Who Killed Alexander the Great?
James Romm examines some intriguing new theories about a long-standing historical mystery.
In Babylon on June 11th, 323 bc, at about 5pm, Alexander the Great died aged 32, having conquered an empire stretching from modern Albania to eastern Pakistan. The question of what, or who, killed the Macedonian king has never been answered successfully. Today new theories are heating up one of history’s longest-running cold cases.
Like the death of Stalin, to which it is sometimes compared, the death of Alexander poses a mystery that is perhaps insoluble but nonetheless irresistible. Conspiracy buffs have been speculating about it since before the king’s body was cold, but recently there has been an extraordinary number of new accusers and new suspects. Fuel was added to the fire by Oliver Stone’s Alexander, released in 2004 with new versions in 2006 and 2008: a film that, whatever its artistic flaws, presents a historically informed theory about who killed Alexander and why.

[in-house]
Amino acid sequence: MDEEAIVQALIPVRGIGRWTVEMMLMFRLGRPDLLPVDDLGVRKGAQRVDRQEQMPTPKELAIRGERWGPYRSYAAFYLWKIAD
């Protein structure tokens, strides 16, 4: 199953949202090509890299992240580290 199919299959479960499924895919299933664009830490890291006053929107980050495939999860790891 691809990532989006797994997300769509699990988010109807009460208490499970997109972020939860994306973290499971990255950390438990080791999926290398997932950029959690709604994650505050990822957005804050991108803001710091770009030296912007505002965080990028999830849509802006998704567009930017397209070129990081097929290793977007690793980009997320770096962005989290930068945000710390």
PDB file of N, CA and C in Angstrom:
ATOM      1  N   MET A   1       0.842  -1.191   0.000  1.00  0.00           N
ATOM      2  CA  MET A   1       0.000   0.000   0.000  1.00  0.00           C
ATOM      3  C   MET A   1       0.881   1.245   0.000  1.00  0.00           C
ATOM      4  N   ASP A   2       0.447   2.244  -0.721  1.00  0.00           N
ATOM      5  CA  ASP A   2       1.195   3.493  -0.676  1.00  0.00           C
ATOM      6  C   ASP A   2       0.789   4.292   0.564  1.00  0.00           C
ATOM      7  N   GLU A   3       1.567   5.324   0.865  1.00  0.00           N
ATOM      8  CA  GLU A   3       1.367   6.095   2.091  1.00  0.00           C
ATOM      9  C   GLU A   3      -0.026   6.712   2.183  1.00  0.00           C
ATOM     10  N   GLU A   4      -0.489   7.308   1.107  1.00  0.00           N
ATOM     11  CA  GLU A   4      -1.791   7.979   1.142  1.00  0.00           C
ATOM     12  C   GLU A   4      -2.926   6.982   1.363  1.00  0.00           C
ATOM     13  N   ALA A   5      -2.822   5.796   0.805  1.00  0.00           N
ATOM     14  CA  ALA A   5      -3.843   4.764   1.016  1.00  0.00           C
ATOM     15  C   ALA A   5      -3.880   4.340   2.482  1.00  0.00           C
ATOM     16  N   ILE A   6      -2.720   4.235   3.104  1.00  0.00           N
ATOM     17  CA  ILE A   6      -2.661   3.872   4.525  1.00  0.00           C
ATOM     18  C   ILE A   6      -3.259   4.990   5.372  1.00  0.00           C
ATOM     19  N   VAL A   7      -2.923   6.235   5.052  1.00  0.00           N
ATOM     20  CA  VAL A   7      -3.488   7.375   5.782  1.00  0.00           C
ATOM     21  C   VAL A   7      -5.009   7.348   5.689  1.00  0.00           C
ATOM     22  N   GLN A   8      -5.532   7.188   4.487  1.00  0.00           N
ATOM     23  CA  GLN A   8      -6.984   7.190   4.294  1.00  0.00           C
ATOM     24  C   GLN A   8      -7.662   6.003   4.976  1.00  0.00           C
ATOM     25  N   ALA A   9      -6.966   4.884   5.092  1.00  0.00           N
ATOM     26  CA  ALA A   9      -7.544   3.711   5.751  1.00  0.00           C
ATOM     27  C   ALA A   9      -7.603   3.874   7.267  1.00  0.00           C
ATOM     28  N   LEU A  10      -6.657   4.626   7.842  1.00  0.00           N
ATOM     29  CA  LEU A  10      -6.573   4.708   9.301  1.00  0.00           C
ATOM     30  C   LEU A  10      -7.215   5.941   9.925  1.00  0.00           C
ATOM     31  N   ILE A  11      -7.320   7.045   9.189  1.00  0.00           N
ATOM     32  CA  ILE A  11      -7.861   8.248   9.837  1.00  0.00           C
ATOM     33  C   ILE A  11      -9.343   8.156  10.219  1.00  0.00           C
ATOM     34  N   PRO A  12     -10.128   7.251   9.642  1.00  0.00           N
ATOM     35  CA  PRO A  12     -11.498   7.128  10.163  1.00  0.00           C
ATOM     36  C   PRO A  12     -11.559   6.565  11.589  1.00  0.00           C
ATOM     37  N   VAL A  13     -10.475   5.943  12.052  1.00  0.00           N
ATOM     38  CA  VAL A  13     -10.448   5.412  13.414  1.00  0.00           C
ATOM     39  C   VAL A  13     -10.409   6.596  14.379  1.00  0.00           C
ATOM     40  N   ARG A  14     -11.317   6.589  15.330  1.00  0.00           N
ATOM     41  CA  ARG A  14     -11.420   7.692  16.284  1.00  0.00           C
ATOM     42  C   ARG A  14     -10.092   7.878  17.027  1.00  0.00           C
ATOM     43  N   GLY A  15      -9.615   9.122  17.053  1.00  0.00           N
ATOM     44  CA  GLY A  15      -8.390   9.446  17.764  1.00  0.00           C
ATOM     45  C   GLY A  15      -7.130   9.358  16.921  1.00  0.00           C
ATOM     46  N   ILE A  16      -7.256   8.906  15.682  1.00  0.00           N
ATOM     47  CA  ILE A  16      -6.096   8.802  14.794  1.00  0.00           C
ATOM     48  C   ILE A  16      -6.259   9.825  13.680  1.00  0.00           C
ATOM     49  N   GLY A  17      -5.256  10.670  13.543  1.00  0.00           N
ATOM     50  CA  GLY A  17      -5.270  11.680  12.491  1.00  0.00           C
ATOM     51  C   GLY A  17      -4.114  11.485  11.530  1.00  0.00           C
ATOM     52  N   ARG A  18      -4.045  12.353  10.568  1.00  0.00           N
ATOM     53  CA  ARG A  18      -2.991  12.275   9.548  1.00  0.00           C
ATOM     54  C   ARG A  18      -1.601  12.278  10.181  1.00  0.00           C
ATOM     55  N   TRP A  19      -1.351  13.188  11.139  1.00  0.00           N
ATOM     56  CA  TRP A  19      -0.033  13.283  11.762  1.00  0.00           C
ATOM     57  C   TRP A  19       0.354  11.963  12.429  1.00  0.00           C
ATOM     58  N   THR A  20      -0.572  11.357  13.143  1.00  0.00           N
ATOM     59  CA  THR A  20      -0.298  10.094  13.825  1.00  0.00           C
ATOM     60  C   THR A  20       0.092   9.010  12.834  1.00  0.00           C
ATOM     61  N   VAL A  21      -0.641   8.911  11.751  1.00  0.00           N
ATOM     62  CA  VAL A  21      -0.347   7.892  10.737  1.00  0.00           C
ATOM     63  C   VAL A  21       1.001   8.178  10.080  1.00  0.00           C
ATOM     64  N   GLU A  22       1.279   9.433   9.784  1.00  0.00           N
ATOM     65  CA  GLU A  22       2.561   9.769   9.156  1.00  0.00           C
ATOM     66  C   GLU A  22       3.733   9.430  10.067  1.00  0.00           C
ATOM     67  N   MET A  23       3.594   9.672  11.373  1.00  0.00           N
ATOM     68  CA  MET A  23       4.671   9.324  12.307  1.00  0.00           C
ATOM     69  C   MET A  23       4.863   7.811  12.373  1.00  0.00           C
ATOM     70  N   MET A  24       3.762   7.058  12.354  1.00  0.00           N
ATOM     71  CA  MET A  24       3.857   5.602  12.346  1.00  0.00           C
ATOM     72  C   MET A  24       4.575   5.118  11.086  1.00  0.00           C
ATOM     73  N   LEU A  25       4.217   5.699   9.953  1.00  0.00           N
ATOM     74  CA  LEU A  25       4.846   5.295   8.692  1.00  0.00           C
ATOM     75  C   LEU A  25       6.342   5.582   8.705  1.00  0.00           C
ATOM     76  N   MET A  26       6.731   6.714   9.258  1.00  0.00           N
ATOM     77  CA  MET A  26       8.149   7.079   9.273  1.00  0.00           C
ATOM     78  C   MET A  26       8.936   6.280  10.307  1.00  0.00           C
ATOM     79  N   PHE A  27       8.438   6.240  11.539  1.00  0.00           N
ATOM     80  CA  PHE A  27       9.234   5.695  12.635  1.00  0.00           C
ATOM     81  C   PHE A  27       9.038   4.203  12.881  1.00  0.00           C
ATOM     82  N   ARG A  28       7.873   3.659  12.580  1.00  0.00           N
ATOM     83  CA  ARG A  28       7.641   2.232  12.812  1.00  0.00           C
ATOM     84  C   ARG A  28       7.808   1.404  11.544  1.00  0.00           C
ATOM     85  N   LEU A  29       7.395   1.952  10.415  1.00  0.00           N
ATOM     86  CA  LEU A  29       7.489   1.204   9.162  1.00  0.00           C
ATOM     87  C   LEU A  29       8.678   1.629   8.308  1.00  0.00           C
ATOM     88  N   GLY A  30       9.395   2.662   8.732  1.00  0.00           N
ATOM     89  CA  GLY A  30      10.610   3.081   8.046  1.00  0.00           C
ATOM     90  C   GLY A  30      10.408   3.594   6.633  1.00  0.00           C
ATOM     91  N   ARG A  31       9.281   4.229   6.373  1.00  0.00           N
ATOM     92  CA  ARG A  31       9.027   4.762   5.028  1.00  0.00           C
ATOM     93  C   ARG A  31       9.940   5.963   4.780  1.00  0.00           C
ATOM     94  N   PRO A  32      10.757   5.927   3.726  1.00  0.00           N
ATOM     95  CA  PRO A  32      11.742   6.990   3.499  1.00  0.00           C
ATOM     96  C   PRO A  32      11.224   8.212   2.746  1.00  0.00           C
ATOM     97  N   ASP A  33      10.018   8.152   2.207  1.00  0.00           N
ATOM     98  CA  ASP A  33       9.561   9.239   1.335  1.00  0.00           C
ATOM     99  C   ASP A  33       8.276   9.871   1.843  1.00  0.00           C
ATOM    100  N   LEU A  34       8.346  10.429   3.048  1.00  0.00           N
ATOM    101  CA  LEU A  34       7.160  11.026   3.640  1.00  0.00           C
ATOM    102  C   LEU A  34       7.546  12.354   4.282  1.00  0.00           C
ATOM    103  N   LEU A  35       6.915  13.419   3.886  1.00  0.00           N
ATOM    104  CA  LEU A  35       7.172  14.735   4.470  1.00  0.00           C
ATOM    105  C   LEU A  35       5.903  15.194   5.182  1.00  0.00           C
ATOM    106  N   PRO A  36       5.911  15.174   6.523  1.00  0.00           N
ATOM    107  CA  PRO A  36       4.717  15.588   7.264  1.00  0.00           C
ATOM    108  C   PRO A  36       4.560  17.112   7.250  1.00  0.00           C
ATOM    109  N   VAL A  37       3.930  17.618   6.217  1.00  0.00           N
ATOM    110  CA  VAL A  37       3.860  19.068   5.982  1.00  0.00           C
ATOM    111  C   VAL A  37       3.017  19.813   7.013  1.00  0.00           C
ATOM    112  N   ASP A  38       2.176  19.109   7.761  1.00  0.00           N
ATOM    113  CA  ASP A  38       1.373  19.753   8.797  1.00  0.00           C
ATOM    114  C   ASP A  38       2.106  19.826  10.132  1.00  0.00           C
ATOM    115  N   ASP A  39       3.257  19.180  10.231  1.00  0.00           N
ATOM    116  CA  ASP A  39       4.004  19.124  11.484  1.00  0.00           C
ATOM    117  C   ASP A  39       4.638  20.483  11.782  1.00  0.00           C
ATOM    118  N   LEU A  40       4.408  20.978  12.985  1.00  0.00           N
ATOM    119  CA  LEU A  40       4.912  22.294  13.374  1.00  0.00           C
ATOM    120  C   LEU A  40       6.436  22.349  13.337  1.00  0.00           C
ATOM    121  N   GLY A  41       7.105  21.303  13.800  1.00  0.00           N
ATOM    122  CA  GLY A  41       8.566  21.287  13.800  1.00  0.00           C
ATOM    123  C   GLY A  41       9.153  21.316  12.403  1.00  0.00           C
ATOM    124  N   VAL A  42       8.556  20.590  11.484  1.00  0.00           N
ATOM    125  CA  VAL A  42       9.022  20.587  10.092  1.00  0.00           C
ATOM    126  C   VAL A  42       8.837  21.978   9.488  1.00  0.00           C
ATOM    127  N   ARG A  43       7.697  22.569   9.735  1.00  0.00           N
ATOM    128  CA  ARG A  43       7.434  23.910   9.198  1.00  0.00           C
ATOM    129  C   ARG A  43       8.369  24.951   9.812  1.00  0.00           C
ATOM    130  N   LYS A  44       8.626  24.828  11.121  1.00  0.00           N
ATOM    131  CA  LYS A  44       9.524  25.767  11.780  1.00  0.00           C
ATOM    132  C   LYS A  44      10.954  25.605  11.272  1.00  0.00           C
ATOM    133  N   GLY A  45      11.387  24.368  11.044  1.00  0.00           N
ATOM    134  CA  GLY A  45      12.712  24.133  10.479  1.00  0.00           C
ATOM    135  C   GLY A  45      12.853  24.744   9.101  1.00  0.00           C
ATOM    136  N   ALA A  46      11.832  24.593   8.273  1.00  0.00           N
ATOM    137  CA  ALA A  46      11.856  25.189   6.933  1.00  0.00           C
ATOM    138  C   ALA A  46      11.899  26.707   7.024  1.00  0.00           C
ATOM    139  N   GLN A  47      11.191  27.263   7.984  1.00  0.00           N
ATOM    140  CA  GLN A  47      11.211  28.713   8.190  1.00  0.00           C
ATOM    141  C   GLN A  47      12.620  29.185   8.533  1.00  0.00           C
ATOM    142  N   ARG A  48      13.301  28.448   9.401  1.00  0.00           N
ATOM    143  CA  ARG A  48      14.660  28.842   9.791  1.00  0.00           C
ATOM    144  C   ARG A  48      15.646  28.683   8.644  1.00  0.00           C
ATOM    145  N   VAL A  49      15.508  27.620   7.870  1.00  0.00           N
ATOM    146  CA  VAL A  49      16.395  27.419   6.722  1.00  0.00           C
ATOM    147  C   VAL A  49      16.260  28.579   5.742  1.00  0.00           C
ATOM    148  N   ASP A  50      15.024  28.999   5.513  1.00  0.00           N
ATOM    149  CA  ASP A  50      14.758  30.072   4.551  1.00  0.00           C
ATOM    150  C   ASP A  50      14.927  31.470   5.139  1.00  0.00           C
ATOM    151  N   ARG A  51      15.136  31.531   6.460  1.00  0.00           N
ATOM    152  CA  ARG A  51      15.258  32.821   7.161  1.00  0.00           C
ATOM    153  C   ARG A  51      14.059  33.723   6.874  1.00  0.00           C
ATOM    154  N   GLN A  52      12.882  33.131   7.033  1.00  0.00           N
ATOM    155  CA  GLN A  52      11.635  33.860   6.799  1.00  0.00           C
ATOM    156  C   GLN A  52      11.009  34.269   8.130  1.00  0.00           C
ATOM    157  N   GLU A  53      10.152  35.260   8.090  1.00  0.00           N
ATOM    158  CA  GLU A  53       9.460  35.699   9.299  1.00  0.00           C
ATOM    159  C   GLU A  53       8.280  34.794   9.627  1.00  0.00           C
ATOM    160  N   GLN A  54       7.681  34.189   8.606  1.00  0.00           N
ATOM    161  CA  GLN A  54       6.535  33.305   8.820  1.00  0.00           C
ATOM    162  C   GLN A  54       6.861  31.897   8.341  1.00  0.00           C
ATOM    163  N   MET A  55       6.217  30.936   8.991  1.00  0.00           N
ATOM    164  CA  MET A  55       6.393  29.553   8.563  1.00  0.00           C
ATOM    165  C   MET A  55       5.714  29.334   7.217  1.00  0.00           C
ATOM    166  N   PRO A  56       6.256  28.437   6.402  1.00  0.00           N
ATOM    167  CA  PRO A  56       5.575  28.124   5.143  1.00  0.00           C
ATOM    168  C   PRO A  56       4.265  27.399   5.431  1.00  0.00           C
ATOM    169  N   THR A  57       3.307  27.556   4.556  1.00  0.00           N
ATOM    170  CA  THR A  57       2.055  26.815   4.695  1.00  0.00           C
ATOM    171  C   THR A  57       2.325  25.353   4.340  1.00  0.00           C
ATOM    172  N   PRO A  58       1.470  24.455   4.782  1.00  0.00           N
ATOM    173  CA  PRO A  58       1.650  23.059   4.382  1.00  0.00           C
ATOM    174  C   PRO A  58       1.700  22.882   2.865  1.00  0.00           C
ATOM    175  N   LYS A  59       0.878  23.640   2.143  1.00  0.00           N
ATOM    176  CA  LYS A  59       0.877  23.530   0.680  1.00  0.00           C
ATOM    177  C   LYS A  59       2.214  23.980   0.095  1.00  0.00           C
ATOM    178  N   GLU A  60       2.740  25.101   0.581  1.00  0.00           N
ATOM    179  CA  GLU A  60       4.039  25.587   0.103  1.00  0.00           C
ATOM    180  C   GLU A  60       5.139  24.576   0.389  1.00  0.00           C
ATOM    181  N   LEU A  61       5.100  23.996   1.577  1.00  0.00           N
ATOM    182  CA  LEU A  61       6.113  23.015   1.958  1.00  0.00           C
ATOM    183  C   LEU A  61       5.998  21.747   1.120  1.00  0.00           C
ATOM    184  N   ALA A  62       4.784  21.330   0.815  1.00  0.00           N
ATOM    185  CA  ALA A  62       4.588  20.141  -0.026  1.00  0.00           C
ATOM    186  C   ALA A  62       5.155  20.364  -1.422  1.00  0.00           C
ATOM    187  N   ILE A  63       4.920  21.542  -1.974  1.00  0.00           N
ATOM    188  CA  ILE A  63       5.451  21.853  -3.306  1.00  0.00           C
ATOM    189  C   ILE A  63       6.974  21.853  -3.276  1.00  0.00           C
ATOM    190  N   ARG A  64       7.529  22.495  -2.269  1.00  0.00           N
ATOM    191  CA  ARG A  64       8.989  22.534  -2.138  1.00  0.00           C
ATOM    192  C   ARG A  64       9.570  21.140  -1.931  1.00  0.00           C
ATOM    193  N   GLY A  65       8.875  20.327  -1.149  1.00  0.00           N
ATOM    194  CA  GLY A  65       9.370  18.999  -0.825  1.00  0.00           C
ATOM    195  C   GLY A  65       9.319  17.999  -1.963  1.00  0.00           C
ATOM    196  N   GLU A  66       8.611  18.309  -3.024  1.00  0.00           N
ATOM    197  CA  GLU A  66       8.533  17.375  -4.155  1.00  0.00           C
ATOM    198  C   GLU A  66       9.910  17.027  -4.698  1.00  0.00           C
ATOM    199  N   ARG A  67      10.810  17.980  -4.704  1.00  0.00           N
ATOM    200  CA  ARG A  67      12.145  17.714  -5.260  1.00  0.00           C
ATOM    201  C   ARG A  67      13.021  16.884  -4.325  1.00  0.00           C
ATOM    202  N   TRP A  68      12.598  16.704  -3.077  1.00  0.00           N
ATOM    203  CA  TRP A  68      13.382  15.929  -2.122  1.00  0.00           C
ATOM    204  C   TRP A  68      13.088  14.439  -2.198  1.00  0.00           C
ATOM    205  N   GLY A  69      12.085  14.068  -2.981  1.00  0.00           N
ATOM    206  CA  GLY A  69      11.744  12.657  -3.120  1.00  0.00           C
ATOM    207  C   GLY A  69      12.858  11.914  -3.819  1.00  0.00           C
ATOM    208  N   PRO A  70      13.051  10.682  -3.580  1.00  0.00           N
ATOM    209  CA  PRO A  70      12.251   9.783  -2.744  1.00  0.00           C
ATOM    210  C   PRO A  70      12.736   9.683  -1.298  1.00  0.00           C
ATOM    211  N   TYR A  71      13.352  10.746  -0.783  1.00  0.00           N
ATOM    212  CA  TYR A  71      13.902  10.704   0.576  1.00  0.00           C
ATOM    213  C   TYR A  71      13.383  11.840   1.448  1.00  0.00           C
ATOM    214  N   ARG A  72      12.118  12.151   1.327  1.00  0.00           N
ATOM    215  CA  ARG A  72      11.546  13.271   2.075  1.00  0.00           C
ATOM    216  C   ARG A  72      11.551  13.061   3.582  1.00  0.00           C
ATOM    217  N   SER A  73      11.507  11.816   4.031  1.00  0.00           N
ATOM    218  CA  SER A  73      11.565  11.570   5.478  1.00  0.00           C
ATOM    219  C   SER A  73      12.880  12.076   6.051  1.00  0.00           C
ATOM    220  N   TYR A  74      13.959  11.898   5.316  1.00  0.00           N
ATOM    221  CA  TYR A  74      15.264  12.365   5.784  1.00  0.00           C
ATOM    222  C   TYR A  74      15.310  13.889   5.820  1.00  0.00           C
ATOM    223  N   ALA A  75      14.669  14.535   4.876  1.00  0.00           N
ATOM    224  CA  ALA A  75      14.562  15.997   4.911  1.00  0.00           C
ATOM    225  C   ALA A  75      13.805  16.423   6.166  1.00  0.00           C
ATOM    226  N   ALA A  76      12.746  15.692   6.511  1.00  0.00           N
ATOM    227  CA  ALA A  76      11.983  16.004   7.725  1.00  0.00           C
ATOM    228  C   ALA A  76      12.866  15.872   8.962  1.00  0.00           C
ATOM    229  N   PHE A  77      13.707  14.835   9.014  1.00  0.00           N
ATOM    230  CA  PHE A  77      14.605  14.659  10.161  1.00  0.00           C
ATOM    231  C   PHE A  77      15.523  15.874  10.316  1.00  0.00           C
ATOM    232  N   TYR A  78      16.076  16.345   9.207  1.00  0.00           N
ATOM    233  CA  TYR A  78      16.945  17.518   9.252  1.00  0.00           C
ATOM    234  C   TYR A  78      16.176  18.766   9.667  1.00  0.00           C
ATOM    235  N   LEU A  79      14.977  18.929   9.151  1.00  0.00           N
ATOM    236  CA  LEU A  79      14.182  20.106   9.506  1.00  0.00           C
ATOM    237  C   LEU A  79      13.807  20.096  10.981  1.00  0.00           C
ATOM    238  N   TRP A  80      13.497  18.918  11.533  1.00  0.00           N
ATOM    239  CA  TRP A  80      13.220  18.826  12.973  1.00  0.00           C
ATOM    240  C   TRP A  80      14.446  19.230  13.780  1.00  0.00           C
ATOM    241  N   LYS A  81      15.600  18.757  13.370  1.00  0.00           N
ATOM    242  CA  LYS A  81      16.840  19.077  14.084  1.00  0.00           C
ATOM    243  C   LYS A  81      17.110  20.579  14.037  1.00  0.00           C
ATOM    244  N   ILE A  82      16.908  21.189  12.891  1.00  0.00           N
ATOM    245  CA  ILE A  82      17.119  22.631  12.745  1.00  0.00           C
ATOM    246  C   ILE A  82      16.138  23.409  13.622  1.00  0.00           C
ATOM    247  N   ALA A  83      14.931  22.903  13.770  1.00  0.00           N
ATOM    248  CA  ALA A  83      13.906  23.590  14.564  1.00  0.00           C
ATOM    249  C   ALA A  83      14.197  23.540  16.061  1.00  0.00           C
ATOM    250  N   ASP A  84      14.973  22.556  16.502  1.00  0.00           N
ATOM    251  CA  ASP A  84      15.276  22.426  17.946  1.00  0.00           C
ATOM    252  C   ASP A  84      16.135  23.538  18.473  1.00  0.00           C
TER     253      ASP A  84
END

Few events have been as unexpected as the death of Alexander. The king had shown fantastic reserves of strength during his 12-year campaign through Asia, enduring severe hardships and taking on strenuous combat roles. Some had come to think of him as divine, an idea fostered, and perhaps entertained, by Alexander himself. In 325, fighting almost single-handed against South Asian warriors, Alexander had one of his lungs pierced by an arrow, yet soon afterwards he made the most arduous of his military marches, a 60-day trek along the barren coast of southern Iran.
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